We partnered with technical leads, lines of business leaders, and executives to remediate the massive volume of vulnerabilities. I certainly felt the practitioner headaches and learned about the frustrations the IT business feels from inaccurate and noisy VM scanners. I’m excited to bring this experience to Expel and problem-solve our customers’ vulnerability challenges.

Why did Expel decide to tackle vulnerabilities?

We have a remarkable reputation for reducing the noise from the detection process and making sure our managed detection and response (MDR) customers promptly address incidents and alerts. We heard from numerous customers how painful and noisy the VM process was, and decided to tackle this same issue with vulnerabilities. These alerts contain details on attacker exploitation tactics that vulnerability prioritization (VP) can learn from. If we identify a vulnerability actively being exploited, then we’re able to use that threat intelligence as we look across our VP customer infrastructure to address the exploit risk. We understand the risks our MDR customers face, and our team will put the lessons learned to quick use addressing vulnerabilities.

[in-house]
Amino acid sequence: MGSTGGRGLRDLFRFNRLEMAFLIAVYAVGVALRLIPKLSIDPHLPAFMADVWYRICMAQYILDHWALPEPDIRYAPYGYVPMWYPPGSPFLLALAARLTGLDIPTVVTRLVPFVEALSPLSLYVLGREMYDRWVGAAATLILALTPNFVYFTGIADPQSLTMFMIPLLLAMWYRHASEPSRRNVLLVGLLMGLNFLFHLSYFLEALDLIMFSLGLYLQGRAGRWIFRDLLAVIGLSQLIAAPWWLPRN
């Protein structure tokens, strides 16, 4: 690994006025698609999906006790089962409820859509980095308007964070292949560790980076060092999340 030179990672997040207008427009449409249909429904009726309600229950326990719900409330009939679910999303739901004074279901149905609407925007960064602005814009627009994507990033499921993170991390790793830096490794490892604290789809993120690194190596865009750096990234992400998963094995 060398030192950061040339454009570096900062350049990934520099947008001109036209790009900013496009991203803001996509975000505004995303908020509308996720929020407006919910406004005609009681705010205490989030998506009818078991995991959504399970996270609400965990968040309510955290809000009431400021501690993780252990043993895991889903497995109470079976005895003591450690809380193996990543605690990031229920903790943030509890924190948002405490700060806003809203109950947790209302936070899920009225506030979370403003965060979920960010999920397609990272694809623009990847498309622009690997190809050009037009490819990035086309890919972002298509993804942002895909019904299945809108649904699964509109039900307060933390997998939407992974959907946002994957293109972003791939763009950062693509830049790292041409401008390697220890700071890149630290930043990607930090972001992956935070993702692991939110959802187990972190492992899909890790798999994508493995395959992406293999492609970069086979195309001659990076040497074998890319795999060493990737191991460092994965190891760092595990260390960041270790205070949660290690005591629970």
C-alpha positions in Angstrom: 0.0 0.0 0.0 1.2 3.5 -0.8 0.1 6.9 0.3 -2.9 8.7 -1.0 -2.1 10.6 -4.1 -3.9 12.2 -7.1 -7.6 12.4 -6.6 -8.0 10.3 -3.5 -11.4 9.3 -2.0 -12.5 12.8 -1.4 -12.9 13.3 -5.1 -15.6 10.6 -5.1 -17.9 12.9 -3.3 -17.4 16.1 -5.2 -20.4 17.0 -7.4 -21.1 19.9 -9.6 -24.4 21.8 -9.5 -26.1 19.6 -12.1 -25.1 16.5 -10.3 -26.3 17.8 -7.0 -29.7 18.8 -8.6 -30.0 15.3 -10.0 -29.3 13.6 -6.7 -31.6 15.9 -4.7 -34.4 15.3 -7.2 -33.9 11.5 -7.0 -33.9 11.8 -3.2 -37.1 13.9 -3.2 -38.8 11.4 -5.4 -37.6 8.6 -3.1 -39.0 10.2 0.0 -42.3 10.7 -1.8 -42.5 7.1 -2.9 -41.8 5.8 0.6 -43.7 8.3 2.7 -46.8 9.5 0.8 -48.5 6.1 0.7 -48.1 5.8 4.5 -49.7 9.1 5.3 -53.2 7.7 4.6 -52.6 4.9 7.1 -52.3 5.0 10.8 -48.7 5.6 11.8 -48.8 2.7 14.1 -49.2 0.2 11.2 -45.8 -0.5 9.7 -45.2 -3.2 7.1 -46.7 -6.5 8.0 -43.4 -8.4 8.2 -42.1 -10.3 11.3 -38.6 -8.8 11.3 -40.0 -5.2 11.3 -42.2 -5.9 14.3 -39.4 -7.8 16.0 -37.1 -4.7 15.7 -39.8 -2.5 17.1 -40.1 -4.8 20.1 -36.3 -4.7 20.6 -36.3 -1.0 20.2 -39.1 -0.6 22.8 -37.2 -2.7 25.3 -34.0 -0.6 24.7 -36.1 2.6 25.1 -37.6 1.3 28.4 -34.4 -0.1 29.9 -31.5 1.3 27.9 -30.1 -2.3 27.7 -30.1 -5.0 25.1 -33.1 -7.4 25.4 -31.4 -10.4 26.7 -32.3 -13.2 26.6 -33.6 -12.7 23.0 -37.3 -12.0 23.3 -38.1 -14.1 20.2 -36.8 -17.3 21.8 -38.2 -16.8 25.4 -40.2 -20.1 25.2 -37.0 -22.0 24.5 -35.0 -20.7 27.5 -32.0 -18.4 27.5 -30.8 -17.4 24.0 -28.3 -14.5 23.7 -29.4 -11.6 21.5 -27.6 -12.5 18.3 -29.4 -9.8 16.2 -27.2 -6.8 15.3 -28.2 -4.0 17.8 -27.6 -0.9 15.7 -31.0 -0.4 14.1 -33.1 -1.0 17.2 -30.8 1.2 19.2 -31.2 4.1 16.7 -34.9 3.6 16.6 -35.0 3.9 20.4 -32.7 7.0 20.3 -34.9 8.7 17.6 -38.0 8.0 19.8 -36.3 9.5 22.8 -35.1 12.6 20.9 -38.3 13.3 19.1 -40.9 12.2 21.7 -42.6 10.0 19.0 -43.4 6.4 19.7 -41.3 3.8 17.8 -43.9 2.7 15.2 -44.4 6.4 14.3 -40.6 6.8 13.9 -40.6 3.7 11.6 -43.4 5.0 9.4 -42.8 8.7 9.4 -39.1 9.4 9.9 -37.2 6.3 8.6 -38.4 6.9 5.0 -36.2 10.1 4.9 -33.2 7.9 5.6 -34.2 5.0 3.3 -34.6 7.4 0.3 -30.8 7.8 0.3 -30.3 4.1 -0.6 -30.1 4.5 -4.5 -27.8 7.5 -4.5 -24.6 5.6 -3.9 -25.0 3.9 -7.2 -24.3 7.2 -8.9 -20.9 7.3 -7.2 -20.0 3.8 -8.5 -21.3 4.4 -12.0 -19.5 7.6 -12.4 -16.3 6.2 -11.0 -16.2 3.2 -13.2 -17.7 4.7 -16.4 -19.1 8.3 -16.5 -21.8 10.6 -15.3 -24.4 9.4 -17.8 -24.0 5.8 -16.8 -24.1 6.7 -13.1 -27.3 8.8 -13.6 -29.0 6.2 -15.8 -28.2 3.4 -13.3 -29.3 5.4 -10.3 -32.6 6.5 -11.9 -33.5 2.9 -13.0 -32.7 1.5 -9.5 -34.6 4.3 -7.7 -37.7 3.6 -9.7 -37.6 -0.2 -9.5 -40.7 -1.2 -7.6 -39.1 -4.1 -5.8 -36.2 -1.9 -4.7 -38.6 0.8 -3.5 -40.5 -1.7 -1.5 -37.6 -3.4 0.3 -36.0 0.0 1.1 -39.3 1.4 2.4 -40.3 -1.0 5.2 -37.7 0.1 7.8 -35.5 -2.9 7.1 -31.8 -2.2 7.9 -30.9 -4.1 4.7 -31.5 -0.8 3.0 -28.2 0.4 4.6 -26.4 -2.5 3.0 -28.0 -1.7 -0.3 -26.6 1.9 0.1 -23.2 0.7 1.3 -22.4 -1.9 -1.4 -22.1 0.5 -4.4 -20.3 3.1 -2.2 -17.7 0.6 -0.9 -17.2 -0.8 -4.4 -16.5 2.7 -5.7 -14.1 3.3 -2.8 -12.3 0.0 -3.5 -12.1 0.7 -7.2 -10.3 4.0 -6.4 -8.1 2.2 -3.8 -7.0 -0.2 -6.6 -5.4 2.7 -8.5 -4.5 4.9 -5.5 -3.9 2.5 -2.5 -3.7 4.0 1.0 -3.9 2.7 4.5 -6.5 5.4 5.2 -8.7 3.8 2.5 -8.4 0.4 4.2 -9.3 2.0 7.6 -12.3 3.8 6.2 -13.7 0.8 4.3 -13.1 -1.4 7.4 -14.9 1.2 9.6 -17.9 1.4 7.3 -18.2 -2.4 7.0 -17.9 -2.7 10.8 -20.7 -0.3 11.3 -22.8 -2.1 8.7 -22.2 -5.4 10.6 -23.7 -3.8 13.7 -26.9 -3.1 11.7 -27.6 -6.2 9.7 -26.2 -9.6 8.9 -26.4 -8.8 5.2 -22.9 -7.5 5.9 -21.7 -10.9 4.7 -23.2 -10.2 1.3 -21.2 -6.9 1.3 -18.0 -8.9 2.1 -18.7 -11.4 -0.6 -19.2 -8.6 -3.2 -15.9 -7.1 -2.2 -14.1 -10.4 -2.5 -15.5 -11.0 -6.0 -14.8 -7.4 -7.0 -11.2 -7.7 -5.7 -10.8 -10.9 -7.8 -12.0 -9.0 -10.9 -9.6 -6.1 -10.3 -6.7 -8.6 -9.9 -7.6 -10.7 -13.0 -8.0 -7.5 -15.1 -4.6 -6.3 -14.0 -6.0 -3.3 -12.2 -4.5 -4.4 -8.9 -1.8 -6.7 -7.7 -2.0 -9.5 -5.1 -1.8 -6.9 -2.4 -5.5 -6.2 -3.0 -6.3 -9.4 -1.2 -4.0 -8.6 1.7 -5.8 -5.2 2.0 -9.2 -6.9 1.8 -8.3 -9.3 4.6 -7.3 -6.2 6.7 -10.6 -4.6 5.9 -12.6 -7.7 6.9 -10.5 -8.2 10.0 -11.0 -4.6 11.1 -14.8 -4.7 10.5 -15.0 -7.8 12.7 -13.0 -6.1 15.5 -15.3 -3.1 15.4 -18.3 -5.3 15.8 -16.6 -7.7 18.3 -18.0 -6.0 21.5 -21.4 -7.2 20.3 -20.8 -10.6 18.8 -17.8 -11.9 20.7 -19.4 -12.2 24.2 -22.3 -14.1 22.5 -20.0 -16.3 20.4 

What are the biggest challenges customers face?

I think the massive challenge customers face is that a VM scanner has mastered the art of identifying the full spectrum of vulnerabilities. Information is only useful once it’s translated into workable knowledge, though, and It’s overwhelming for IT teams to see the lengthy reports a scanner can spit out. Where do I start? What are the risks? Am I really addressing them? Are my resources focused on the right vulnerabilities? Our new service is 100% about addressing exploitability risk.

What goes into Expel Vulnerability Prioritization? What things are you looking at when determining how to prioritize?

Since we’ve felt the practitioner’s pain, Expel focuses on actual exploit risk and each customer’s unique environment—which we understand from their MDR instances. Our MDR analysts are on the front line of cyber attacker tactics, so we see what vulnerabilities are being weaponized. We take this intel, and we’re able to identify the threat, look at our customer’s scanner data, accurately pinpoint the existing risk of exploit, and recommend—is it an emergency, is it urgent, and what is the recommended remediation action?